PROs: the scores from the Bath Ankylosing Spondylitis Disease Activity Index (BASDAI) , the Bath Ankylosing Spondylitis Functional Index (BASFI)  and the SF-36 questionnaire  were evaluated and considered as continuous variable.
Treatment: for data regarding treatment intake during the follow-up period, we collected the use of NSAIDs, TNF blockers (TNFb), csDMARDs, corticosteroids (oral, intramuscular and intravenous) and the number of corticosteroid intraarticular injections.
Peripheral arthritis: The presence of peripheral arthritis was identified by the rheumatologist in two ways: (a) at the time of inclusion in the DESIR cohort, based on the history of peripheral arthritis prior to inclusion, and (b) at 0, 12, 18, 24, 36, 48 and 60 months via clinical exam, by the identification of synovitis. We also considered patients to have arthritis if they received intraarticular injections of corticosteroids at any time during follow-up. Neither arthralgia without synovitis nor periarticular injection of corticosteroids were considered as arthritis. The date of the first episode of arthritis (before inclusion or during follow-up) was collected for each patient.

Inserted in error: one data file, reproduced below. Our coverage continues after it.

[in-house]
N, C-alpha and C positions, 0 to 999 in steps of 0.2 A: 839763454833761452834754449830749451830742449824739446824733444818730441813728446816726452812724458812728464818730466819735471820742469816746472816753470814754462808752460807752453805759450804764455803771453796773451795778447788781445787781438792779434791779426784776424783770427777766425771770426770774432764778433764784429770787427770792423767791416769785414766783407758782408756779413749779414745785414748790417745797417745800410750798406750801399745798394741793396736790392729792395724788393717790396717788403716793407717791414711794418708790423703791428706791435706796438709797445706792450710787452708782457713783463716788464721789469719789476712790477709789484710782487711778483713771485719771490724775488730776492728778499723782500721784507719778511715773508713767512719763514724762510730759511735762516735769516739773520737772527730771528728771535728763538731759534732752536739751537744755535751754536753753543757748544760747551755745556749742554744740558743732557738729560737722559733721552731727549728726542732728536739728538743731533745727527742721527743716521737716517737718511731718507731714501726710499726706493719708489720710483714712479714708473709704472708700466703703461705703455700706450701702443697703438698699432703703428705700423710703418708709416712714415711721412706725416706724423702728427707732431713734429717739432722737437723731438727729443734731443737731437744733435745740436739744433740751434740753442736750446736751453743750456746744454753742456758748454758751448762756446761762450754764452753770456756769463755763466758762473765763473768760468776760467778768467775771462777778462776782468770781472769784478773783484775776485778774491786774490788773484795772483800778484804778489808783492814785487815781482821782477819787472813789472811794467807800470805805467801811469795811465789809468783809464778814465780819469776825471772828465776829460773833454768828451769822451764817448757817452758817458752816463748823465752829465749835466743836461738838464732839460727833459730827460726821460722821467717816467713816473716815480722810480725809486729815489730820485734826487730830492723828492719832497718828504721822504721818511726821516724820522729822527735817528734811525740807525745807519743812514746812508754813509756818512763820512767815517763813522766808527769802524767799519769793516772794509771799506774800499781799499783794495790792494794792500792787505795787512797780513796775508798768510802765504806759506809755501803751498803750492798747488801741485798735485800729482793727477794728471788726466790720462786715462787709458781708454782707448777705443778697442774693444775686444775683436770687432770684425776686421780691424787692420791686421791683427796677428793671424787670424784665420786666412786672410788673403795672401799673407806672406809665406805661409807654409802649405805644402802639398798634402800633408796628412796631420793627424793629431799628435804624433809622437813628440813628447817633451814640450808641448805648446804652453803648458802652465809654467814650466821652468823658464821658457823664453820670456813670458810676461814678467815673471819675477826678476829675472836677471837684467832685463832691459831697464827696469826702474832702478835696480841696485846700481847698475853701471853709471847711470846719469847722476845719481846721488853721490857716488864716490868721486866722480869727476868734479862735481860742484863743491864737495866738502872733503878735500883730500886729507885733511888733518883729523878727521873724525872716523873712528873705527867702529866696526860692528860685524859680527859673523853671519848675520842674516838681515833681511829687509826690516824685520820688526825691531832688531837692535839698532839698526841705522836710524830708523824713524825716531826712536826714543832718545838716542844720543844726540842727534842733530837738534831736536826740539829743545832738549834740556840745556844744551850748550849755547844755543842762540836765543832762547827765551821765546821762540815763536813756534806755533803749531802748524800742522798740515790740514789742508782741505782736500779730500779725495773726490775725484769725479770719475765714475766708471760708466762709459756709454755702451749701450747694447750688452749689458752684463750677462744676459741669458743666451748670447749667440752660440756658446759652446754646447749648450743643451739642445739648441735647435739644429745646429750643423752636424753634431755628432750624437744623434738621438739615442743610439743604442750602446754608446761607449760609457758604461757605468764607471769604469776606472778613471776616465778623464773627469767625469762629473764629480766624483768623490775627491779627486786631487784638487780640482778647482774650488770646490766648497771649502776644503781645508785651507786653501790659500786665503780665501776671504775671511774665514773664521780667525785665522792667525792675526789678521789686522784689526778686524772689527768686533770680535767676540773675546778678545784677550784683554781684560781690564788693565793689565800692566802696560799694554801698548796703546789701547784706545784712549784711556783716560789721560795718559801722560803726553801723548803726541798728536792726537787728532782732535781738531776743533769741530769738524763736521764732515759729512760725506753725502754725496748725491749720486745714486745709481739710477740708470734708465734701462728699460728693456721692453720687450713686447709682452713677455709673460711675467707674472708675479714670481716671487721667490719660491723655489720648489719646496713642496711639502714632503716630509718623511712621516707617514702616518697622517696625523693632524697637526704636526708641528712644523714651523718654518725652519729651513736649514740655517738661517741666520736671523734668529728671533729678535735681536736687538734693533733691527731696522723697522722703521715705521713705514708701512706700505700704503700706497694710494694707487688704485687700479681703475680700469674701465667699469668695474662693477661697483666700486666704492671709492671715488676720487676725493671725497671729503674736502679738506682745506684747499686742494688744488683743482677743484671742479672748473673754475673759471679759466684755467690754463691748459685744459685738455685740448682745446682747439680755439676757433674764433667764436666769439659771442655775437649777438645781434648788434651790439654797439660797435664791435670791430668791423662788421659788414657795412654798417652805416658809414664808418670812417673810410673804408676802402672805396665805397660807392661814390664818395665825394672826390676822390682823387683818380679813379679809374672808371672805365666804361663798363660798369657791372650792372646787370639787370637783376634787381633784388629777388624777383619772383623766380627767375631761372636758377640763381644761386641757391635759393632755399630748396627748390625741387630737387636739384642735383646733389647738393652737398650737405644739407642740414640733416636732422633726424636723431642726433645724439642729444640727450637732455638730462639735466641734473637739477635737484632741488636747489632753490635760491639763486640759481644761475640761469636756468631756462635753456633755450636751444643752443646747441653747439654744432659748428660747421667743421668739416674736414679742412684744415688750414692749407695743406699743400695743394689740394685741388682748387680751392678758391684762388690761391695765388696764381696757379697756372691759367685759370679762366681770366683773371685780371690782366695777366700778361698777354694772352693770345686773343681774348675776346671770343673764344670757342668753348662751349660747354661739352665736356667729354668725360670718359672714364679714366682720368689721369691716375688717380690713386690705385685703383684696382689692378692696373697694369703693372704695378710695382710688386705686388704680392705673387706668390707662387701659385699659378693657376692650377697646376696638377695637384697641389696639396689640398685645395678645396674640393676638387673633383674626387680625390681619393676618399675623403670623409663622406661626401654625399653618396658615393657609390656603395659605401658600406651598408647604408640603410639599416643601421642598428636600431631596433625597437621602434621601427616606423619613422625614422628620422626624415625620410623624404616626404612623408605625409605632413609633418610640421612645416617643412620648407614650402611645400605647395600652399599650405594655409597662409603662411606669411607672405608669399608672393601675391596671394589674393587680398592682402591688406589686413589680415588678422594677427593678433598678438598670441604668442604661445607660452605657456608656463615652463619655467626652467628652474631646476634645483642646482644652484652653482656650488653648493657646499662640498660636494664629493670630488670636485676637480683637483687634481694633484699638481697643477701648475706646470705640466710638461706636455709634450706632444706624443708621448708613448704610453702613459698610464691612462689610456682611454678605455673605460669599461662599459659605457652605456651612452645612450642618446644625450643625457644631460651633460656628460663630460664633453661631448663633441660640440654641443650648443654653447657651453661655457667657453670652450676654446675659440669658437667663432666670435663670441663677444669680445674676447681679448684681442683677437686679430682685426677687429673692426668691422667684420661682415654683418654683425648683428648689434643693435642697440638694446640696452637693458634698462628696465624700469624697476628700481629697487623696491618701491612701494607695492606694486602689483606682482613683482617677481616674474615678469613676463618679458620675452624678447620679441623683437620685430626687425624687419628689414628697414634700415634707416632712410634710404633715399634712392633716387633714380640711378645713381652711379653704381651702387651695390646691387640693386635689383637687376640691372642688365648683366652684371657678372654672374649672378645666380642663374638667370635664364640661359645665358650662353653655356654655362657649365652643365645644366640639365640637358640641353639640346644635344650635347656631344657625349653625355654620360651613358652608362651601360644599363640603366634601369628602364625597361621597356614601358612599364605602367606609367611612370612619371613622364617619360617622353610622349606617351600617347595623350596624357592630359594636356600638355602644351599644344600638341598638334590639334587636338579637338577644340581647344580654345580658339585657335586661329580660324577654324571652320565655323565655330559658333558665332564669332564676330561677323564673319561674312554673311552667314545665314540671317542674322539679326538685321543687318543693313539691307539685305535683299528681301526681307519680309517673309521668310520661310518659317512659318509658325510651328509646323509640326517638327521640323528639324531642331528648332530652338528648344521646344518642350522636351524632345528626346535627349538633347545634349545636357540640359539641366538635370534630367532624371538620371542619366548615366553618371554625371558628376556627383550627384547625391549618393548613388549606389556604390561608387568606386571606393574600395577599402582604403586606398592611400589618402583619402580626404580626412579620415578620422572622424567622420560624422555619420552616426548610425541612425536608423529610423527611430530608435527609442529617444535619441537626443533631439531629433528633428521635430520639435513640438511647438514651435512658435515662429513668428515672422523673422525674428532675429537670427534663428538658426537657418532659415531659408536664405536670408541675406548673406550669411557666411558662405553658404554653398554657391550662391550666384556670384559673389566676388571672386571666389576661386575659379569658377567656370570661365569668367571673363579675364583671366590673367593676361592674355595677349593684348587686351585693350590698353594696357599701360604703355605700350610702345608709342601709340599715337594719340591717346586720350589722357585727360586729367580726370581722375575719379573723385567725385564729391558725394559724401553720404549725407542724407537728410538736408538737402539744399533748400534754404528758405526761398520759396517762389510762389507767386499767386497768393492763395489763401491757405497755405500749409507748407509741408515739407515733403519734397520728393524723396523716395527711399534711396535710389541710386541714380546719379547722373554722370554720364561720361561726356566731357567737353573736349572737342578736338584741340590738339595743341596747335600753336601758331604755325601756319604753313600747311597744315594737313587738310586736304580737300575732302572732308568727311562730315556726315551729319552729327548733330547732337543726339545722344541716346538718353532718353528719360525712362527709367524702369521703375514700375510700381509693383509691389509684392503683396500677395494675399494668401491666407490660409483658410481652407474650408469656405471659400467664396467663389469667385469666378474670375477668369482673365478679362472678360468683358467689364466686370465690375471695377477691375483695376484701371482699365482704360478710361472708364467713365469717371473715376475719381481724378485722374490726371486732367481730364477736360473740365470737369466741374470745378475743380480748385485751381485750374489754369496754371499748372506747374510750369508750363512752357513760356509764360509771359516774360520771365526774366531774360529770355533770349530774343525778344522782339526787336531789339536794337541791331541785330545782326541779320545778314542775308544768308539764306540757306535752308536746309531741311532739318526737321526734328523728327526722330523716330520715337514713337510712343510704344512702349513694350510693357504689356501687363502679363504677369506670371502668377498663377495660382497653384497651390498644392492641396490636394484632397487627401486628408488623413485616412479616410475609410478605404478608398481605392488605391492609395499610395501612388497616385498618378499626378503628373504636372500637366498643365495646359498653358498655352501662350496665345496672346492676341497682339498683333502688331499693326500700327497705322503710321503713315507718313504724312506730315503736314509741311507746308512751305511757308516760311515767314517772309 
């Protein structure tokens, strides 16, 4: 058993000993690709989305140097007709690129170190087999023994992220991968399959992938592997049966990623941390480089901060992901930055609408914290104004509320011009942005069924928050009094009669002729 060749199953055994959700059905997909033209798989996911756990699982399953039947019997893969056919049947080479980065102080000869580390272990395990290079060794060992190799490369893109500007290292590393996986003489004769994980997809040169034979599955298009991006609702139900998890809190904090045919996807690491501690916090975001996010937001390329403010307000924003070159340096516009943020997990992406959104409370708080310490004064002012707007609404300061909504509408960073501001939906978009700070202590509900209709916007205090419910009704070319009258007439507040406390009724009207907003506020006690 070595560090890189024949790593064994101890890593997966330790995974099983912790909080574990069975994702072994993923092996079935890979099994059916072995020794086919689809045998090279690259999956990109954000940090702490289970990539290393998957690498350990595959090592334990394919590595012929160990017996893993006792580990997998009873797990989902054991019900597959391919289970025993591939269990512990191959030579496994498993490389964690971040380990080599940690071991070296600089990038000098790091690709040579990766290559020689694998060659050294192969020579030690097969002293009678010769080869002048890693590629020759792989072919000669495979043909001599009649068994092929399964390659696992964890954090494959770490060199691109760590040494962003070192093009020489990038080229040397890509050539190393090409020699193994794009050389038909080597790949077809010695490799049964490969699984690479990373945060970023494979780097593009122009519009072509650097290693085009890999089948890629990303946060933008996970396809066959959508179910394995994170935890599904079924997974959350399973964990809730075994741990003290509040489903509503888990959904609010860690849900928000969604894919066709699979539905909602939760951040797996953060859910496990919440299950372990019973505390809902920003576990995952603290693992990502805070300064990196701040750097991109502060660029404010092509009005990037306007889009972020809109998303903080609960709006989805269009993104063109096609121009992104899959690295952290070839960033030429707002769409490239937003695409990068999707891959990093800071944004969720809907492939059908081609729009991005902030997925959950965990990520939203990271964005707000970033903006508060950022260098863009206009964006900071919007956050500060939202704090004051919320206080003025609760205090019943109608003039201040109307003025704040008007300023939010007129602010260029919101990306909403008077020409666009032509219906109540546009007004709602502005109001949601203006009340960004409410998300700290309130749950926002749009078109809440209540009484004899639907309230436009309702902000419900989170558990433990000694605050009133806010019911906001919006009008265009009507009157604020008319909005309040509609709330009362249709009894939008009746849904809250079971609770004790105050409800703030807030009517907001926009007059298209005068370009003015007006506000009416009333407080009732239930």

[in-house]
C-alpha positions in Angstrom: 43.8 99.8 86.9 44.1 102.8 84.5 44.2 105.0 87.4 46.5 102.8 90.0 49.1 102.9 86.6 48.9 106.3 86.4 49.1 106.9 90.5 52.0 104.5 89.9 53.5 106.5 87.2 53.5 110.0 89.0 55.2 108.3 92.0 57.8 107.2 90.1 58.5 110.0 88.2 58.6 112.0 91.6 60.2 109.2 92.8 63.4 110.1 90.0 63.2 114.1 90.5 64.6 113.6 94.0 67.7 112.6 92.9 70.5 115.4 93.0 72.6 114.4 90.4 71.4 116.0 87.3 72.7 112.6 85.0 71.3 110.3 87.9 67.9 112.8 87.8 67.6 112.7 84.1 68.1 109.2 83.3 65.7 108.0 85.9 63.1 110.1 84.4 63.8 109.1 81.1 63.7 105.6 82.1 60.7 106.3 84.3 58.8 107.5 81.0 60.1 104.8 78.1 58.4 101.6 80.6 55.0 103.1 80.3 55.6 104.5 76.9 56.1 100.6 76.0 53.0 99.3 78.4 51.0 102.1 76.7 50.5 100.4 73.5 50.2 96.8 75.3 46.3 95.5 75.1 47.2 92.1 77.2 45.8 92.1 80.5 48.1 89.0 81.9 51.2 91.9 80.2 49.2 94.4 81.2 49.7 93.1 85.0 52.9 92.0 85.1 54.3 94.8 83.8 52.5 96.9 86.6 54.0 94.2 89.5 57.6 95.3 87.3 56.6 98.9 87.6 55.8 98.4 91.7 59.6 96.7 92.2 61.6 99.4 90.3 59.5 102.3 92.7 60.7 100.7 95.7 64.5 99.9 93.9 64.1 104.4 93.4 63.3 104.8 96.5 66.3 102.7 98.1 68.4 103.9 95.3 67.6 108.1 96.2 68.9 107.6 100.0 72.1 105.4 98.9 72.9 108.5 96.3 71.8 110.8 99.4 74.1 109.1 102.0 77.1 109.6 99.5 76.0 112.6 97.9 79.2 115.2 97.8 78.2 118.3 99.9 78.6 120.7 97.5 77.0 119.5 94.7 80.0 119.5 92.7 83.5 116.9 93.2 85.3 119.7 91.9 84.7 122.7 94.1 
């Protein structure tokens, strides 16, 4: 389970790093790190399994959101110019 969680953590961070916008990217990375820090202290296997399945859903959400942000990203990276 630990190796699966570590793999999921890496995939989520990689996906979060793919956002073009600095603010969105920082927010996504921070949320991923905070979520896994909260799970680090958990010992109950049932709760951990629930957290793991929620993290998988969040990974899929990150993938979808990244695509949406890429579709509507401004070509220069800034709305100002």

The prevalence (number of patients with the first episode of arthritis before inclusion) and incidence (number of patients with the first episode of arthritis during follow-up) were estimated, as well as the person-time rate during the 5 years of follow-up.
The time of onset of peripheral arthritis regarding axial disease (i.e. IBP) and regarding date of axSpA diagnosis were evaluated. In this way, patients were divided into three groups: peripheral arthritis before, concomitantly, or after axial symptom onset, as well as before, concomitantly, or after axSpA diagnosis.